Millennial men more poised for homeownership, but women aren’t far behind
Kelly Leighton
Aug 11, 2017
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Millennial men may be leading their female counterparts, but the playing field may soon level out.

According to a recent report from Lending Tree, 55 percent of millennial men are homeowners, compared to 44 percent of female millennials. However, LendingTree found that women are twice as likely to be living with friends or family, usually rent-free, hence the gap in homeownership rates.

Despite higher rates of homeownership, millennial men have less total debt, with an average of $53,017, while millennial women owe an average of $68,834. Of their total debt, both owe back student loans, men have an average of $8,500 in student loan debt, while women have an average of $14,758 in student loan debt.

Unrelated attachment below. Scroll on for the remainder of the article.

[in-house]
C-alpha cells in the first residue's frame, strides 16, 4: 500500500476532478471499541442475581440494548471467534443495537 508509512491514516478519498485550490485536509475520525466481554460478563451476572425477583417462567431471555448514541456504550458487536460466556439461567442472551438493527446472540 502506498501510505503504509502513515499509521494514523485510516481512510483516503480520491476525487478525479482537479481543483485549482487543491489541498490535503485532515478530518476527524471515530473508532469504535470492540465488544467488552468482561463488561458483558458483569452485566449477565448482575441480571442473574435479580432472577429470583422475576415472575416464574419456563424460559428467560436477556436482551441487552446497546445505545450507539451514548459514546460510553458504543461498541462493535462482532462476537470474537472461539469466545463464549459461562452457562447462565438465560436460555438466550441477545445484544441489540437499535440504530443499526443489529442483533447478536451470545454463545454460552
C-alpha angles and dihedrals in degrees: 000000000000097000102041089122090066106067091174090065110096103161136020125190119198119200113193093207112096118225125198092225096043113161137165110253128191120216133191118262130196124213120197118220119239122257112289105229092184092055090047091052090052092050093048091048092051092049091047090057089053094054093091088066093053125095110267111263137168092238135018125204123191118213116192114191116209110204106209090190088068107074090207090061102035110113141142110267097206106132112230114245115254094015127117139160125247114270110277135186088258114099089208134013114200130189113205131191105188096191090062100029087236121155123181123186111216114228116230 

Yet, millennial women have better credit scores on average. More than one-third (36 percent) have a credit score of 700 or higher, while only 30 percent of men fall in that category. However, more men in this age group, 82 percent, know their credit score, while only 76 percent of women do.

Not surprisingly, the gender pay gap is also prevalent among millennials. While 57.3 percent of millennial males make at least $50,000 a year, only 42.1 percent of millennial females do as well.

Men in this age group said their top financial priority is increasing their income, followed by putting more money into savings and paying off credit card debt. Women said putting more money into savings, followed by paying off their credit card debt and then increasing their income are their top financial priorities. Men are also more convinced than their female counterparts that they can pay down debt, and are also more satisfied with their current financial situation. Women feel more frustrated with their debt, 22.7 percent of women reported feeling this way, compared to 17.24 percent of men.

Despite men having the lead in homeownership and salaries, along with less debt, the report said women’s higher credit scores and dedication to savings and increasing income may have them catching up to their male peers sooner rather than later.